Chapter 32

Prepared by: SANTILLAN, Marjorie Grace C. (073101)

Chapter 32 is a rather interesting and engaging chapter (no bias intended!) as it reveals the turning point in Cayce's goal of identifying the creator of the footage. Also, this chapter describes Cayce's heartfelt feelings which are almost absent in most of the discussed chapters, such as her feeling of liminality, jealousy, and endless curiosity towards the creator of the footage. Other topics concerning this chapter would be discussed below.

On Hyperreality

We have come a long way since the beginning of the Second Wave of technology and yet its presence still lingers. The presence of early industrialization has been around for an extremely long time that it has become a creeping normalcy for its witnesses. Consequently, any absence of it would seem very strange. London, being the first ever industrialized city, would seem rather strange if it were to have the very same structures and landmarks since the 19th century sans the dust and soot from the industrial pollution. This is exactly what occurred to Cayce Pollard as she strolled around the Albert Memorial in London.

"She walks from the direction of the park. Bright gilt of the Albert Memorial, never quite real to her since they cleaned it. When she'd first seen it, it had been a black thing, funereal, almost sinister (263-264)."

And so when you clean up a city like London, it almost looks artificial and unreal, knowing that London is the paragon of industrialization. A picture of the Albert Memorial below shows its glinting unreal-ness in the midst of industrialization. In other words, Cayce Pollard feels that the place is real and unreal at the same time, which is metaphorical to her feeling of ambivalence towards her job, the footage, and perhaps her life as well after the fall of the Twin Towers. See how the picture below shows the bright gilt of the Albert Memorial, especially as it is reflected by the sun.


Prince Albert Memorial pic


//Twin Tower image from

Our very own city of Makati shows the hyperreality of nature and cleanliness vis-a-vis industrialization and pollution. A picture below shows a garden inside Greenbelt mall. It seems pretty fantastic to have very perfectly trimmed trees and shrubs inside a place of commerce. But doesn't it seem to be too perfect to be considered as au naturel?


Picture taken from:

On Being Liminal

In the third paragraph of the Chapter 32, Cayce describes her feeling of liminality.

"Liminal, she thinks… Katherine McNally's word for certain states: thresholds, zones of transition. Does she feel liminal now, or simply directionless? (263)"

The word liminal pertains to more than one definition as much as the context of this novel is concerned. First, it pertains to the borderline between real and unreal, such as her deep involvement in cyberspace, which is real because of the people in it but at the same time unreal because there is no palpable or tangible reality in cyberspace. Second, it pertains to her feeling of knowing the current state of things but at the same time not knowing where the current state of things lead to. Like, she has the email address of the supposed maker of the footage but what next? At the same time, she still has not established a closure with regard to her father's physiological or mental absence.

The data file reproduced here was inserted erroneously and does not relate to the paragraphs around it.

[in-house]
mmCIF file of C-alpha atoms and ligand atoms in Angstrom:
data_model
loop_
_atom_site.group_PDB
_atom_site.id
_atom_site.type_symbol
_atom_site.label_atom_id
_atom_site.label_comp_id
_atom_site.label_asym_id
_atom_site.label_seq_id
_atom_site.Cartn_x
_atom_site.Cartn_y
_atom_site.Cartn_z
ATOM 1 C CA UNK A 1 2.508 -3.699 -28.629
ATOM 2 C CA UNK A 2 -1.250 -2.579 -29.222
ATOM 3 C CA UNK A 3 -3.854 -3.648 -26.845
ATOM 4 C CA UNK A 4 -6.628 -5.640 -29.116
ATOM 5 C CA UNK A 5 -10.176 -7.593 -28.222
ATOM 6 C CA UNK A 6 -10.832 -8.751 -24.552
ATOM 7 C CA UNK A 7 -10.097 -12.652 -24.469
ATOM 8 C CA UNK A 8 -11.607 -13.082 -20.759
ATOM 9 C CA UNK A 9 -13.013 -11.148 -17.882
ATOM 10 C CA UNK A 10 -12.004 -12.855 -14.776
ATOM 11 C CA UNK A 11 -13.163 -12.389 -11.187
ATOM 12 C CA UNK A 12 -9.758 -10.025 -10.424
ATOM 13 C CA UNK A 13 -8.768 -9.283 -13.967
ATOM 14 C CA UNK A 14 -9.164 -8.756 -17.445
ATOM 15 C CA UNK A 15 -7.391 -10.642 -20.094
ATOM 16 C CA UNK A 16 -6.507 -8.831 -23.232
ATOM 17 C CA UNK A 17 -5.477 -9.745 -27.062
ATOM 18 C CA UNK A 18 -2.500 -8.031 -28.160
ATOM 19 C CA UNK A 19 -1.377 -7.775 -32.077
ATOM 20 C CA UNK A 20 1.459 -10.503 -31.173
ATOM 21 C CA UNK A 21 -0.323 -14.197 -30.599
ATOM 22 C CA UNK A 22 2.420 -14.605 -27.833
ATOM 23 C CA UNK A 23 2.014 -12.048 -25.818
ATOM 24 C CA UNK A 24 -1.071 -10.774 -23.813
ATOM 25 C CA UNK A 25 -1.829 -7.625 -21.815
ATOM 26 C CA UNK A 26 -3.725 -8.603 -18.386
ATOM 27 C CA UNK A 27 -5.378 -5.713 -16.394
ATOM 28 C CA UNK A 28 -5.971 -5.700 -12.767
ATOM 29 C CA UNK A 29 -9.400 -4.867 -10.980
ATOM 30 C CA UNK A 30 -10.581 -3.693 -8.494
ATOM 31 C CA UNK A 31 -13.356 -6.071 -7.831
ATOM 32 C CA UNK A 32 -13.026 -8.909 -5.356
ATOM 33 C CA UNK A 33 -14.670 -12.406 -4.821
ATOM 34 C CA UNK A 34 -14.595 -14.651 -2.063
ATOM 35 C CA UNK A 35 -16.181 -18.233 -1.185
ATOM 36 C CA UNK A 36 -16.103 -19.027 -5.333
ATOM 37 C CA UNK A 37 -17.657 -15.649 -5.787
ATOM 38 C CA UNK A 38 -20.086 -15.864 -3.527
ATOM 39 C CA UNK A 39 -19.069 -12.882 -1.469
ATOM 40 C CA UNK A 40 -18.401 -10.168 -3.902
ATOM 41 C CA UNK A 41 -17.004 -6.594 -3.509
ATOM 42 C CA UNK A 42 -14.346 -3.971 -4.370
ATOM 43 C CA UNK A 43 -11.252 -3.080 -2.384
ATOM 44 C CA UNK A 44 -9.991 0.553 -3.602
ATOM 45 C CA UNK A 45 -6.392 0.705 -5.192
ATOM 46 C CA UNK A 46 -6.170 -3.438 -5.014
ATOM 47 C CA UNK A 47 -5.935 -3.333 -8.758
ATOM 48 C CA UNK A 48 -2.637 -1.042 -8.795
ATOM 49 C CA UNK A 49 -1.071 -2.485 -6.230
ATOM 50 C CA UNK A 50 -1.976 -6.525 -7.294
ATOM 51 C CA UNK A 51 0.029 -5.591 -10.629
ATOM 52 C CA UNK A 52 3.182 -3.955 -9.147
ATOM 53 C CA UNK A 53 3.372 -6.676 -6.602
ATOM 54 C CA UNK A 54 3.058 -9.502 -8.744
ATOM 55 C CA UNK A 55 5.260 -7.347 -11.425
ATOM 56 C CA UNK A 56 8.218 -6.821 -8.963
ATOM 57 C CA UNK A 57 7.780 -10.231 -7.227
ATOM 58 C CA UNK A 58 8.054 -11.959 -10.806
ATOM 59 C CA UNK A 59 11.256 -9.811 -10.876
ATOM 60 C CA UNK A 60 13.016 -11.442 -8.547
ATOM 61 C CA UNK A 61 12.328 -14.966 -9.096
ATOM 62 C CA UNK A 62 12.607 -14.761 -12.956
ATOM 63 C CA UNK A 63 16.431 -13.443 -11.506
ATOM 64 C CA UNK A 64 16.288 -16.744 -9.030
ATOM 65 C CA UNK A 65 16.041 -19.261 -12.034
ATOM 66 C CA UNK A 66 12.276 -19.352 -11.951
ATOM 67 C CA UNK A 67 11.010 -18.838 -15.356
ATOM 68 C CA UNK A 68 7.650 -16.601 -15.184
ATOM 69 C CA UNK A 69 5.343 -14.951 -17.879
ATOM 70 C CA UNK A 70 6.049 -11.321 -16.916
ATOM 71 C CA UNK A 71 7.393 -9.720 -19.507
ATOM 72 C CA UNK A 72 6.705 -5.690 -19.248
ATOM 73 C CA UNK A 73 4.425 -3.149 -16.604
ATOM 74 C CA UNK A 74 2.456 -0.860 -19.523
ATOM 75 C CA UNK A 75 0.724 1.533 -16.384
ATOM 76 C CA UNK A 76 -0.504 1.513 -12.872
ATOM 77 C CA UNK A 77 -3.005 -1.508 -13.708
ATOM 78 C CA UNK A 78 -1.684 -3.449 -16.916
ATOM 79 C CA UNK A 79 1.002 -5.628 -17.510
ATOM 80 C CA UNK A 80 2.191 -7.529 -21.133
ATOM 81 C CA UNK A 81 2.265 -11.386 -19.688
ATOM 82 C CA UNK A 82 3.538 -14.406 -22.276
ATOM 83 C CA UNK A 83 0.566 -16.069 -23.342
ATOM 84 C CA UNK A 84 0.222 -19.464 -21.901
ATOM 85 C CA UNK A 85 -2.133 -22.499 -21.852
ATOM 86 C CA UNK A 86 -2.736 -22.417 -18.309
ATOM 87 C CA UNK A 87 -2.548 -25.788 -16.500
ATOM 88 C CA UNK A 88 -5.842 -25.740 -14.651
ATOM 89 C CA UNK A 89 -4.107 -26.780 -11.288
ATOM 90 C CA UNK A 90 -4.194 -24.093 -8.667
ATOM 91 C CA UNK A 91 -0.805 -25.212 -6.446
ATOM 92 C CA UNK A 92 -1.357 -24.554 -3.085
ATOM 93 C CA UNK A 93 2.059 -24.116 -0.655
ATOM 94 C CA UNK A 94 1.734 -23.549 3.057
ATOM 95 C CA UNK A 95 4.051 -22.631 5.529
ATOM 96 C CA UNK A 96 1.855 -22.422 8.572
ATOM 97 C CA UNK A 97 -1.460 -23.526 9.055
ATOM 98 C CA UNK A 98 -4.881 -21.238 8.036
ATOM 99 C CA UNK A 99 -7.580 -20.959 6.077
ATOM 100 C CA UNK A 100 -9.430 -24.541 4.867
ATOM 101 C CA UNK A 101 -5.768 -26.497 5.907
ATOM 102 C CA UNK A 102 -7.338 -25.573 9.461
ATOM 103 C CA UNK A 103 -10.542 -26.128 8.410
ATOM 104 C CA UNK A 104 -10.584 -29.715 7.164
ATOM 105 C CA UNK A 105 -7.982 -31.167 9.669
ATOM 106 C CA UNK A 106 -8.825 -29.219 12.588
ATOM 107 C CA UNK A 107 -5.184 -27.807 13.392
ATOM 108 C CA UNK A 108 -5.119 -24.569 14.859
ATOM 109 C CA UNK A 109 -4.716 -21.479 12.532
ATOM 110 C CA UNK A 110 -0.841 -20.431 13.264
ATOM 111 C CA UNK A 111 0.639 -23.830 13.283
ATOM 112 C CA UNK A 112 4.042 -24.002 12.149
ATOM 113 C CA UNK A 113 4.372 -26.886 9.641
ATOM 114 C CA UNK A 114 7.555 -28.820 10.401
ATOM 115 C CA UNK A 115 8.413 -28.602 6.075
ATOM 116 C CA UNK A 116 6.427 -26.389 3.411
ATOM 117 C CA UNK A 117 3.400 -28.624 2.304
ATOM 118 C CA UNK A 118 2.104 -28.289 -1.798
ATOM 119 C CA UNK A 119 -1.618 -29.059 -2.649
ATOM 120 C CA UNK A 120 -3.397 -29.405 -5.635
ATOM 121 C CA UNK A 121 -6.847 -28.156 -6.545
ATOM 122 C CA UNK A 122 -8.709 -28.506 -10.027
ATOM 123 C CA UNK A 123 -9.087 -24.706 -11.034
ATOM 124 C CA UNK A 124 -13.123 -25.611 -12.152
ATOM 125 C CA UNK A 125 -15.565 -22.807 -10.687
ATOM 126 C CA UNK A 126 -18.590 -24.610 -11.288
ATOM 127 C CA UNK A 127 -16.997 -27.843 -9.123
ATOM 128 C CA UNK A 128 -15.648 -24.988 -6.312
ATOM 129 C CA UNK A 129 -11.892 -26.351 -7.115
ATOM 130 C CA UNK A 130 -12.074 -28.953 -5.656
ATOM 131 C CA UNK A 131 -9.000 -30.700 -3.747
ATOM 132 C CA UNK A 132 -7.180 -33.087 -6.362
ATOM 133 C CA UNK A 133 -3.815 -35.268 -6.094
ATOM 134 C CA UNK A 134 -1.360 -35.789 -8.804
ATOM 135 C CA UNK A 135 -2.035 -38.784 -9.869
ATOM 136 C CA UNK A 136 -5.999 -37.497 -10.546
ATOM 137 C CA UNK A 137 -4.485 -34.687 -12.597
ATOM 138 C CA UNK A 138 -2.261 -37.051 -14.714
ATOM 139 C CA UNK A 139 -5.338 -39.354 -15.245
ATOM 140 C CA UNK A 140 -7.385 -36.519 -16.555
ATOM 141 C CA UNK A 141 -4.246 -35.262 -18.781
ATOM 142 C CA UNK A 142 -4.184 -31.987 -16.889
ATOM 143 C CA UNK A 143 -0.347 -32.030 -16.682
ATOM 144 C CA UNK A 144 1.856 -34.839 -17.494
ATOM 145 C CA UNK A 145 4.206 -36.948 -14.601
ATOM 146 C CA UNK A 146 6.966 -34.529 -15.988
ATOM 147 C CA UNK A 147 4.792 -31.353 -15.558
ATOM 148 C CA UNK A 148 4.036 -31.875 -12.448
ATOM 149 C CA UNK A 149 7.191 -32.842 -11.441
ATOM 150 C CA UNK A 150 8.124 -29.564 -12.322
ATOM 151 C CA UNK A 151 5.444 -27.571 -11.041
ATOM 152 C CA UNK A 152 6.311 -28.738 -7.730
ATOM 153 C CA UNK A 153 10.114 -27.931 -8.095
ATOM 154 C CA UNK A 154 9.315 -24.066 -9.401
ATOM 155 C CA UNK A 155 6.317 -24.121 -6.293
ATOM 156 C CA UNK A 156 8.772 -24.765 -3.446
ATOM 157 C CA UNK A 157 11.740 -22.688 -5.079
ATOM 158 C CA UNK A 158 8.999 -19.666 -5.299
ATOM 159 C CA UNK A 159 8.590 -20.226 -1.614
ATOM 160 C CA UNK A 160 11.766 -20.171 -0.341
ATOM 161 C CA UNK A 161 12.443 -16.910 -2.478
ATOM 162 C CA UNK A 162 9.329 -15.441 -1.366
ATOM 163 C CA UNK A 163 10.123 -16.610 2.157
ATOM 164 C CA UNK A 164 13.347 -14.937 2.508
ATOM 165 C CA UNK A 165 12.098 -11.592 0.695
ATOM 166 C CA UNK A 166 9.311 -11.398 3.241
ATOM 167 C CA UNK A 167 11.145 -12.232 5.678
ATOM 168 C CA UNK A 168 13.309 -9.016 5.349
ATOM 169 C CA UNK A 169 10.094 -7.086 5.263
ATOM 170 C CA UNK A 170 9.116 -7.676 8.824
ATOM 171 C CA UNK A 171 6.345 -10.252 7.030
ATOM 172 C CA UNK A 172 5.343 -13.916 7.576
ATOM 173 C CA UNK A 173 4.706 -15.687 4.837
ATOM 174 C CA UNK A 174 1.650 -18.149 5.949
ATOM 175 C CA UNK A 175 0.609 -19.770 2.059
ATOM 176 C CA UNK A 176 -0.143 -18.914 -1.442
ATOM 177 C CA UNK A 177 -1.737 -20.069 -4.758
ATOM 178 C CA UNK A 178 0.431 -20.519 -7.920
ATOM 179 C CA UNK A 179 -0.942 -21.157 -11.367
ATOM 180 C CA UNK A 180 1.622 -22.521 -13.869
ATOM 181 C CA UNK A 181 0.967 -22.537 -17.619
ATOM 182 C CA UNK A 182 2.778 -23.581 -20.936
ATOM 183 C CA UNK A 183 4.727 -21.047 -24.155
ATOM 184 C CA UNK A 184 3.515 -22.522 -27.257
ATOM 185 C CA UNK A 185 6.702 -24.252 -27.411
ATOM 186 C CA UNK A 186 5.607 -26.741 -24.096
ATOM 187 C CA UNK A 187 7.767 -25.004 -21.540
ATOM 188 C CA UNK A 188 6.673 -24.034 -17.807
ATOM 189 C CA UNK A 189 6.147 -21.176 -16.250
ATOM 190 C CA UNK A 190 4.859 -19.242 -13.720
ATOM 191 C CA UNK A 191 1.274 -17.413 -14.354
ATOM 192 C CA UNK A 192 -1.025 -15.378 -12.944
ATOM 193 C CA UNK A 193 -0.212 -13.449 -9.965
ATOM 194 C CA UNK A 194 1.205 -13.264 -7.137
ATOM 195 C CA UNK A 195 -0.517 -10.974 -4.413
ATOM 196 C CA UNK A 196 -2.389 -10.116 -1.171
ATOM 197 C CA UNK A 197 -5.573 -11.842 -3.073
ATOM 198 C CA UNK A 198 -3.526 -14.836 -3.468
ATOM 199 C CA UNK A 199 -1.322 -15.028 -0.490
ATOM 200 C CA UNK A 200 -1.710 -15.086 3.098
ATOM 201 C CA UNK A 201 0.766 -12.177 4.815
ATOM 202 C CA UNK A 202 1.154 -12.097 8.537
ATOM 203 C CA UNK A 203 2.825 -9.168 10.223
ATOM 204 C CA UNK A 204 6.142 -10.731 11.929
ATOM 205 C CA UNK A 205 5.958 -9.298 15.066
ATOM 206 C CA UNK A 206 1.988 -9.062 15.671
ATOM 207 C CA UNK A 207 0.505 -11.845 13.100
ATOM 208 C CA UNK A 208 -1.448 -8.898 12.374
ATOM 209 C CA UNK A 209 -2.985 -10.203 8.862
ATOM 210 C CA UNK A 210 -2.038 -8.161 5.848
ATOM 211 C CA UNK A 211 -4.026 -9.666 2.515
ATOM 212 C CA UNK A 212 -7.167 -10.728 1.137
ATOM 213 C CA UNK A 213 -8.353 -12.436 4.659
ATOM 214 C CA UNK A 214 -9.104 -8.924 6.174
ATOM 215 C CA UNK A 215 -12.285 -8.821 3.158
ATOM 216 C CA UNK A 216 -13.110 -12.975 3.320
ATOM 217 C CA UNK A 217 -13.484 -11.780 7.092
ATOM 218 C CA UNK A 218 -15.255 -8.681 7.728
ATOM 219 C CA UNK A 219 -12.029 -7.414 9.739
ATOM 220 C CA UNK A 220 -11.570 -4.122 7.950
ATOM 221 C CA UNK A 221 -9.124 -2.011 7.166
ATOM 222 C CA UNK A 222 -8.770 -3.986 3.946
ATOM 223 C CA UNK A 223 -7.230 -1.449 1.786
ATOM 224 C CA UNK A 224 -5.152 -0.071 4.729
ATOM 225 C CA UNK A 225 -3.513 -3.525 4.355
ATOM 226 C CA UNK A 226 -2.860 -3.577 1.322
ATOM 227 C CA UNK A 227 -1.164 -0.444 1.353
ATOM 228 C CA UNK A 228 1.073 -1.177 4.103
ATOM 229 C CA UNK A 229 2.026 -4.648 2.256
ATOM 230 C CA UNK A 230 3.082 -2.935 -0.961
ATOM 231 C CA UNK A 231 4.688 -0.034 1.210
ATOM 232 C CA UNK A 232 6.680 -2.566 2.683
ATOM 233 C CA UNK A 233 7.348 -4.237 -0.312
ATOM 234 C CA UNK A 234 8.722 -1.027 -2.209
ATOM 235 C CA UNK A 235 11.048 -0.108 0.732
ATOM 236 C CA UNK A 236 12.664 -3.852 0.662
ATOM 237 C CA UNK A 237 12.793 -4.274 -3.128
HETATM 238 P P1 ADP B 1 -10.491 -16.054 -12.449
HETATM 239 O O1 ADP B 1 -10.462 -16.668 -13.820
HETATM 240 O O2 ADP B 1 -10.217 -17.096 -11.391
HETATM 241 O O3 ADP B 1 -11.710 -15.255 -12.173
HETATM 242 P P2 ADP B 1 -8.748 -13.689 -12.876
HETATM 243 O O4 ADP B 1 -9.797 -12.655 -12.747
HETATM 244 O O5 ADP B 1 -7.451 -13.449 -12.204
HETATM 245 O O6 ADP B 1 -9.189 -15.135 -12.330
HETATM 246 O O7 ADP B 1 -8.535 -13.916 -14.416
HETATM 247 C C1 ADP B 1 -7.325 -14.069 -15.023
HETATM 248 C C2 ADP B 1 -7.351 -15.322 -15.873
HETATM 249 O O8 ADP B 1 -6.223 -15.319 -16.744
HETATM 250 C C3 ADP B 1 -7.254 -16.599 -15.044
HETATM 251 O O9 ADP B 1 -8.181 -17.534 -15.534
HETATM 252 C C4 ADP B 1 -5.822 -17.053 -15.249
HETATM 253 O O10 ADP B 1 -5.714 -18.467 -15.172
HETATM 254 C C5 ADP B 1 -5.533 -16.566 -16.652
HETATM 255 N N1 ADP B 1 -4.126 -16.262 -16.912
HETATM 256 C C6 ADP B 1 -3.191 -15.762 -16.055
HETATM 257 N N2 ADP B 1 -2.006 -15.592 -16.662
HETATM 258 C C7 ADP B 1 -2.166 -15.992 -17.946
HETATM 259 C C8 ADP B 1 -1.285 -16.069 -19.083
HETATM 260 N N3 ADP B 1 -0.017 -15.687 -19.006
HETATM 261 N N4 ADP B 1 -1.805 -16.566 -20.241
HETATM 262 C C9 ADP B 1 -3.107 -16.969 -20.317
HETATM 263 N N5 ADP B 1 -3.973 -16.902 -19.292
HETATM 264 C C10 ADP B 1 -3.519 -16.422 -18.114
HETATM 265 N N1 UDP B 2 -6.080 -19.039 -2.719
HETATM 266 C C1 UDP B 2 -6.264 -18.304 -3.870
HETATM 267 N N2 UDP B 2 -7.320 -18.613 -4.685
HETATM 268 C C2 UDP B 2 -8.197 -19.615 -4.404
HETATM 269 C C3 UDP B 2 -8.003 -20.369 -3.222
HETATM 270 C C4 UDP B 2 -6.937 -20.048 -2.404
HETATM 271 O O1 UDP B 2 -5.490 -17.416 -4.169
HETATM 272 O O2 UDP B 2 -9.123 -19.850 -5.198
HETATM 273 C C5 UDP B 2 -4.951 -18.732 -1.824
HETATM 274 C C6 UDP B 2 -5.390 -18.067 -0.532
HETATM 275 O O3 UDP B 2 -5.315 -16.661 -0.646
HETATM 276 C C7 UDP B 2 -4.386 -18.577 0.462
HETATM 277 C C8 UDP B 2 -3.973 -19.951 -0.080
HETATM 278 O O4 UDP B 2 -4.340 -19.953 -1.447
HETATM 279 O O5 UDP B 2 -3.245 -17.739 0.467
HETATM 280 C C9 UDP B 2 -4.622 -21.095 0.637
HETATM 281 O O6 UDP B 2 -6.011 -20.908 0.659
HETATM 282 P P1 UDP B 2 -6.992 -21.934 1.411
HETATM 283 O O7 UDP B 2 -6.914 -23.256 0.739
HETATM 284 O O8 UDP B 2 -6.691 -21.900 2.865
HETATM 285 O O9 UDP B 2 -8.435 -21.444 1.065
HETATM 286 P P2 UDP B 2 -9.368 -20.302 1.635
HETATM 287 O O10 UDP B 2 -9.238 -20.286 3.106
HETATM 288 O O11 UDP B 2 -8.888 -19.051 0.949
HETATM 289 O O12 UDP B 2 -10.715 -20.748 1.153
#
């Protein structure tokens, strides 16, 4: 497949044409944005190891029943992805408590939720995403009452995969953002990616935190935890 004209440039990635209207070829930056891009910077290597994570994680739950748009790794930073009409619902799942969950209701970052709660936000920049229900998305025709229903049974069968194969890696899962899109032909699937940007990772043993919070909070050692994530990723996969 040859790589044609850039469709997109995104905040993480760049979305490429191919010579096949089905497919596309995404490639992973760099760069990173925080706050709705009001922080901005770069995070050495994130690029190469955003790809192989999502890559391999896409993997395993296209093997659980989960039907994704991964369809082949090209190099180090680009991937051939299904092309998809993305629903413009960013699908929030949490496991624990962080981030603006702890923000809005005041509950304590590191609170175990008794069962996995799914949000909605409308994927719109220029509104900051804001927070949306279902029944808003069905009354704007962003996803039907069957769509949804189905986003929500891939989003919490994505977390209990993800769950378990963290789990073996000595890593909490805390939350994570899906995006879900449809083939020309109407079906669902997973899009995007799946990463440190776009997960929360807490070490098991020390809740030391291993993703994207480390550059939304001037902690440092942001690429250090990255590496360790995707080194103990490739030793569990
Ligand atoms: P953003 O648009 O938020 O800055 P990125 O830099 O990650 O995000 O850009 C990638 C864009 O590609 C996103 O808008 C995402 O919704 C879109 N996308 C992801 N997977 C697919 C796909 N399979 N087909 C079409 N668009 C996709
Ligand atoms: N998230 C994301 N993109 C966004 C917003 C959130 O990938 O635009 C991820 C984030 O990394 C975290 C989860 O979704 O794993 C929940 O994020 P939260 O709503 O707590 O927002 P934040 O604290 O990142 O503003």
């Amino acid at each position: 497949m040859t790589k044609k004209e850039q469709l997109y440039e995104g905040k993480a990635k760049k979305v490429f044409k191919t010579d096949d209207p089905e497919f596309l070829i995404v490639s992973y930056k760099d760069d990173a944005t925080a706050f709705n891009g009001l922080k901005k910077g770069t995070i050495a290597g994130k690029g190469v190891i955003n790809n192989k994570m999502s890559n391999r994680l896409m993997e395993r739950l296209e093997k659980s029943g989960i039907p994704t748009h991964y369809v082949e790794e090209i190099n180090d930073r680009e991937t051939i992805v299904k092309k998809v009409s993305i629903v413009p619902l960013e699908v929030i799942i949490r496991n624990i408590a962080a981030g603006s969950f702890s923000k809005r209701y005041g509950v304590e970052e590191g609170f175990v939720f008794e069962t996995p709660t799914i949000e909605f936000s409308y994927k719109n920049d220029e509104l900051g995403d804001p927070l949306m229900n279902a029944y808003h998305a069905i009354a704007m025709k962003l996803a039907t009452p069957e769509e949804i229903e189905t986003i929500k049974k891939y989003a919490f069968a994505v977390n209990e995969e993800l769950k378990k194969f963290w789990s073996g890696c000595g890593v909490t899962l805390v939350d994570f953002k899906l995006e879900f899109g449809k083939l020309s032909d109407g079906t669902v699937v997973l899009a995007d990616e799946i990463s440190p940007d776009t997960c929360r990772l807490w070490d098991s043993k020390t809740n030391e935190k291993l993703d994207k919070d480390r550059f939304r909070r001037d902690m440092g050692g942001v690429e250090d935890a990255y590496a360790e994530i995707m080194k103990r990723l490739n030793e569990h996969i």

Her feeling of liminality is manifested in her email to ur.zamra|ronallets#ur.zamra|ronallets. By the end of her letter, she could not help but ask a handful of questions from the supposed maker.

"What I want to ask you is who are you? Where are you? Are you dreaming? Are you there? The way I'm here (266)?"

The liminality of cyberspace is further obscured now as reports of mischievous acts resulting from intertwined reality and non-reality become more publicized. Here is the link to a headline regarding virtual theft. Virtual Theft Results In Real-Life Arrest []

One Click Away: Boon or Bane?

A simple click of a button does many things. One need not go too far in the world of the internet and advance technology. A simple click can instantly do this.


//Image taken from:

Hence, with a simple click of a camera's shutter, one can almost magically extract a fraction of a second's worth of nature's magnificence. Things being just one click away may be considered a boon for many and one such example of this remarkable progress would be the development of electronic mail or email. Having email instead of snail mail reduces the tedious task of the sender of the mail to handwrite the letter, buy envelopes and stamps, go to the post office, and pay for the mail service. All these are reduced by just a simple click of the Send button. For Cayce, however, this instantaneous communication may have been a bane for her as she honestly did not intend to send the email to the addressee.